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Alvin M. Johnston

Alvin Melvin "Tex" Johnston (August 18, 1914 – October 29, 1998) was an American jet-age test pilot for Bell Aircraft and the Boeing Company.

Alvin M. Johnston
Born(1914-08-18)August 18, 1914
DiedOctober 29, 1998(1998-10-29) (aged 84)
Awards1946 Thompson Trophy
Aviation career
Full nameAlvin Melvin "Tex" Johnston
First flight1925
Famous flightsBoeing 707 and B-52 test flights

Early yearsEdit

Johnston was born August 18, 1914, in Admire, Kansas, to farmers Alva and Ella Johnston. He made his first flight in 1925, at 11 years old, when a barnstormer landed near his home. That day, he decided to become a pilot. He received mechanic and pilot instruction, soloing at age 15. After graduating from high school, Johnston began barnstorming himself. Later, he returned to school for engineering, but dropped out in 1939 before he finished the required courses to get his degree.

He married his wife DeLores in 1935.

He was a civilian instructor for the Civilian Pilot Training Program. Once the United States entered World War II, Johnston transferred to the U.S. Army Air Corps Ferry Command.[1]

Test pilotEdit

In December 1942, Johnston moved to Bell Aircraft as a flight test engineer. He flew the P-39 Airacobra and the XP-63 Kingcobra during the prototype phases. He also flew the first US jet, the XP-59 Airacomet. Johnston earned his nickname "Tex" because of his penchant for wearing cowboy boots and a Stetson hat on the flightline.[2]

After World War II ended, he bought two surplus Airacobras and modified them to enter and win the Thompson Trophy at the 1946 National Air Races. He set a race speed record of 373 miles per hour (600 km/h).[3]

Johnston helped design and later flew the rocket-propelled Bell X-1 on May 22, 1947.[4] He stayed on the program as a design advisor on modifications to the trim controls that he discovered were unusable in their manufactured configuration at high subsonic speeds. In 1991, he recounted his experience in the rocket plane in The Discovery Channel's documentary series Frontiers of Flight, stating, "...the airplane was just gorgeous" and that its 18-G design was "indestructible".

He became a test pilot for Boeing in July 1948. He flew the B-47 Stratojet and piloted the first flight of the Boeing B-52 Stratofortress prototype.[5]

Johnston is best known for performing a barnstormer-style barrel roll maneuver with Boeing's pioneering 367-80 jet in a demonstration flight over Lake Washington outside Seattle, on August 7, 1955.[6] The maneuver was caught on film and was frequently shown on the Discovery Wings cable channel in a three-minute short as part of the Touched by History series, while the channel still aired. Called before the then-president of Boeing, Bill Allen, for rolling the airplane, Johnston was asked what he thought he was doing, and responded with "I was selling airplanes". He kept his position as a test pilot, and did not get in legal trouble for his actions. Along with his cowboy style of dress, such maverick behavior is said to have inspired the creation of Dr. Strangelove's Maj. T.J. "King" Kong character, who in rodeo style, rode a balky nuclear weapon to its target.[2]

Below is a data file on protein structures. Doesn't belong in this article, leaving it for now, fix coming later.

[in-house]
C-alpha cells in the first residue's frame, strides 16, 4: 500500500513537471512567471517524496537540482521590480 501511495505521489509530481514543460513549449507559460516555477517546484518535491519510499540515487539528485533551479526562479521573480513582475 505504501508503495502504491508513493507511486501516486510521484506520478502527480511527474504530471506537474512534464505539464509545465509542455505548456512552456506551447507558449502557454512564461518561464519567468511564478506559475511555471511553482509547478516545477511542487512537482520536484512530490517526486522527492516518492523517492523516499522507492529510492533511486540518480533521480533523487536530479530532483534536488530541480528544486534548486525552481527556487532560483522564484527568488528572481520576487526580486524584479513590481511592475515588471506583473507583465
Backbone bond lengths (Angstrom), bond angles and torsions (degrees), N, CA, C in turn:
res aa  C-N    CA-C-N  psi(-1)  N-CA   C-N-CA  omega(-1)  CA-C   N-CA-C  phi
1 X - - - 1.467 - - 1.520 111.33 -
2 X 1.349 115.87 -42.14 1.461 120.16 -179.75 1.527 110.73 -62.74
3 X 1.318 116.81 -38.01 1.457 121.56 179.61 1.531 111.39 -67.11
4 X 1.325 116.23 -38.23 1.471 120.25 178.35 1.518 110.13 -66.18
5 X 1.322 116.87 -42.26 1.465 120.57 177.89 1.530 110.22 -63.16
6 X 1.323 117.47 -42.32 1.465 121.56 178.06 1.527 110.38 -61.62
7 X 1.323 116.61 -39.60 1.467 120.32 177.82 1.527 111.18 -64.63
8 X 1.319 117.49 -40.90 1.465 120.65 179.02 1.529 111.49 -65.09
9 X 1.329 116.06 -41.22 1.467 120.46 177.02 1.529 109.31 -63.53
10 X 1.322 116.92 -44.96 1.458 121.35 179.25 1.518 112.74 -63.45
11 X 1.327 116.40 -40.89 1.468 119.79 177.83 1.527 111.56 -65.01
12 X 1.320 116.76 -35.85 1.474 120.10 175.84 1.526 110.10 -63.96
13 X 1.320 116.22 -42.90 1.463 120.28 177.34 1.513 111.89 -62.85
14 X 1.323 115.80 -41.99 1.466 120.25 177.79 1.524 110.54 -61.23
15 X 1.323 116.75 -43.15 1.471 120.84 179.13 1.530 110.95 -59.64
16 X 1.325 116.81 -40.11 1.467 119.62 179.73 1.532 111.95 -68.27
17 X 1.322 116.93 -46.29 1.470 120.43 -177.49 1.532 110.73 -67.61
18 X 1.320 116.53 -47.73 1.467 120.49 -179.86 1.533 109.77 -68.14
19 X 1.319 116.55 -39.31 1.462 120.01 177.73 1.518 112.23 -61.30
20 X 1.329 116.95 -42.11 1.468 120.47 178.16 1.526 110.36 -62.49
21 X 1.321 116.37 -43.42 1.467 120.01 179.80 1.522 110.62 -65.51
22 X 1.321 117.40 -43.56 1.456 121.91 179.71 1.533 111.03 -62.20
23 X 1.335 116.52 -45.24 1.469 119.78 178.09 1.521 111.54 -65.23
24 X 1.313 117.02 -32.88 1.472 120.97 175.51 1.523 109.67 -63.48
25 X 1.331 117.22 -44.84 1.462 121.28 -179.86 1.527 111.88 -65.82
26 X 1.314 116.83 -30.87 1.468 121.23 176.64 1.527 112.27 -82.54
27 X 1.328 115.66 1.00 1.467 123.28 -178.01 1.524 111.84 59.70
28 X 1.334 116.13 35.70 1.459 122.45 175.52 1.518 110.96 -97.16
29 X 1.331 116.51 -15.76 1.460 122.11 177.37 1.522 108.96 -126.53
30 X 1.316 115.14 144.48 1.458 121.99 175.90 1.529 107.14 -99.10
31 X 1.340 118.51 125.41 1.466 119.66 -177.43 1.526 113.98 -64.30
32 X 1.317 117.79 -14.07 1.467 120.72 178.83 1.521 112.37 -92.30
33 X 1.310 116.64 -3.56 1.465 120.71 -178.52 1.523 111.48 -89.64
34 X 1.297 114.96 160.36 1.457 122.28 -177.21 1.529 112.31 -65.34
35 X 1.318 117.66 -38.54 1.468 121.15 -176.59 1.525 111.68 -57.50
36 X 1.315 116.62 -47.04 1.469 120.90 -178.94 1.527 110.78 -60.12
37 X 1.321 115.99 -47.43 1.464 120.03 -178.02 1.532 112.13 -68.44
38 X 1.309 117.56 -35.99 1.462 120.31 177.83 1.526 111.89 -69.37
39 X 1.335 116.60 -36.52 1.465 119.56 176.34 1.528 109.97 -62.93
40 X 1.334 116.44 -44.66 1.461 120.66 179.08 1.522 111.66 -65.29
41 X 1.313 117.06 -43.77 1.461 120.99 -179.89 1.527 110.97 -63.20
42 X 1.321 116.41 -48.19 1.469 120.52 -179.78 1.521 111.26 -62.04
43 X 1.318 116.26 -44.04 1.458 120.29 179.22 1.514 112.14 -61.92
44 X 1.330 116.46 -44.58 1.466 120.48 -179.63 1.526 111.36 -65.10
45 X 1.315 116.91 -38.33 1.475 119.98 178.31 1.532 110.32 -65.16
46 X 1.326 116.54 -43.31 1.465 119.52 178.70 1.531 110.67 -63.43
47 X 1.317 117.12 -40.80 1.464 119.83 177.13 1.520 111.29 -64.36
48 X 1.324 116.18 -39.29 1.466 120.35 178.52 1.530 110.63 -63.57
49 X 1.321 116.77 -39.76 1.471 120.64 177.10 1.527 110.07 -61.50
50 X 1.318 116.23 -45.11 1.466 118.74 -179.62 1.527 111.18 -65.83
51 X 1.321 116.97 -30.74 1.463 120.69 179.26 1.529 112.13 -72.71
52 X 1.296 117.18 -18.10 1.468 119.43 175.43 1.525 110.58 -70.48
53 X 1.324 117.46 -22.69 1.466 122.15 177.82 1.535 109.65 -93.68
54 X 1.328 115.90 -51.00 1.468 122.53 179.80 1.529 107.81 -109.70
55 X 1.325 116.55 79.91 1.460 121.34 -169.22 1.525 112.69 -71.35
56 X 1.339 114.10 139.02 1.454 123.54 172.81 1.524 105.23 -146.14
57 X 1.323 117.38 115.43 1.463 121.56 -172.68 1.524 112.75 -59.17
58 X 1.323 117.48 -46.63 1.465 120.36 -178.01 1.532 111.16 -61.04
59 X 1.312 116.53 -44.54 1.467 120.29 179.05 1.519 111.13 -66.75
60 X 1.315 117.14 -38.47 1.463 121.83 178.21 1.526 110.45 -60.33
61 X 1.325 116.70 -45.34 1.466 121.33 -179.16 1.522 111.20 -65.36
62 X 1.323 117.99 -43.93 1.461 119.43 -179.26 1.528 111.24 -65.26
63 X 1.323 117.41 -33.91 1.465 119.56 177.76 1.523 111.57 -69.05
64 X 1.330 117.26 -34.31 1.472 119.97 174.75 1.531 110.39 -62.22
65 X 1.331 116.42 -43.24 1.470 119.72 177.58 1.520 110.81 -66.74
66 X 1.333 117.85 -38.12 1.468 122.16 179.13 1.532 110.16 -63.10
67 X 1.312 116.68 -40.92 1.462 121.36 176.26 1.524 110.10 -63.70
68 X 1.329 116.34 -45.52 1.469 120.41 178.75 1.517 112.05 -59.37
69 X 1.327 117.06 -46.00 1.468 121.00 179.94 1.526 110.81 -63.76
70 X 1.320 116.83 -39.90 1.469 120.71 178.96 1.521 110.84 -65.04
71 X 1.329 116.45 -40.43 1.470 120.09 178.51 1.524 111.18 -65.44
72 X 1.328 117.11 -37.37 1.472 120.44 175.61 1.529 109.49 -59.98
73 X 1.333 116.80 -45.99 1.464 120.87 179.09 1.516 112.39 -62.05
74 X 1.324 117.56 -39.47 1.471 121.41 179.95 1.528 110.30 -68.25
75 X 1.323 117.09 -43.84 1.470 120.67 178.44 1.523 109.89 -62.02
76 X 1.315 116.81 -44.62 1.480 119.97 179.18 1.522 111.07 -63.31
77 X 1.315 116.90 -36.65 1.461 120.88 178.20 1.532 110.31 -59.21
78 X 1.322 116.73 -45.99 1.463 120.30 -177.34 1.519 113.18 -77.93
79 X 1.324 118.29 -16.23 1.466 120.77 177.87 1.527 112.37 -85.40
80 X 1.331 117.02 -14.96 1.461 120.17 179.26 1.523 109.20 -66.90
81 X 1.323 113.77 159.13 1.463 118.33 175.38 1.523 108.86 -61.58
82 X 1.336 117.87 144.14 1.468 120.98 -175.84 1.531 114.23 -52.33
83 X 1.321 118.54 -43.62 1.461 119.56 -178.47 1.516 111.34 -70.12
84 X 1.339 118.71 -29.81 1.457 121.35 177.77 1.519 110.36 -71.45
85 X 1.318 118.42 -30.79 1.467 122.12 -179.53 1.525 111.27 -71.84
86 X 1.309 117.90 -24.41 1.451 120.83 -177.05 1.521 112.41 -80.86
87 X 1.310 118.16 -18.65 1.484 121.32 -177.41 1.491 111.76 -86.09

From 1960 to 1963, he was assistant program manager for Boeing's X-20 Dyna-Soar program in Seattle.

From 1964 to 1968, he was manager of the Boeing Atlantic Test Center in Cocoa Beach, Florida, working on two of Boeing's programs, the Minuteman missile and the Lunar Orbiter designed for the Apollo missions. He also worked with NASA managing Saturn and Apollo programs.

In 1968, Johnston left Boeing to manage Tex Johnston, Inc., Total-In-Flight-Simulator Inc., and Aero Spacelines (which handled the manufacture and certification of an outsized cargo airplane known as the Pregnant Guppy).

In 1975, he became director and chief pilot of Stanley Aviation Corporation, focusing on personnel escape systems (ejection seats). Johnston was inducted into the National Aviation Hall of Fame in 1993.[7]

Family and deathEdit

In 1991, Johnston wrote his memoirs, Tex Johnston: Jet Age Test Pilot, with writer Charles Barton.

Johnston developed Alzheimer's disease in the 1990s and died in 1998 at a nursing home in Mount Vernon, Washington.[8]


  1. ^ Jackson, Kenneth T.; Markoe, Karen; Markoe, Arnie (1998). The Scribner Encyclopedia of American Lives. United States: Simon and Schuster. pp. 295–296. ISBN 978-0-684-80663-1.
  2. ^ a b Sam Howe Verhovek, Jet Age: The Comet, the 707, and the Race to Shrink the World, c. pp. 48-49
  4. ^ "NASA - Dryden History - Historic Aircraft - X-1 Flight Summary."
  5. ^ "Boeing: News Feature - B-52 50th Anniversary - First Flight Archived December 17, 2009, at the Wayback Machine."
  6. ^ Thompson, R.G. (May 1, 1987). "Dash 80 - The story of the prototype 707". Air & Space Magazine. Retrieved March 14, 2009.
  7. ^ "Alvin "Tex" Johnston". National Aviation Hall of Fame. Retrieved April 6, 2011.
  8. ^

Further readingEdit

External linksEdit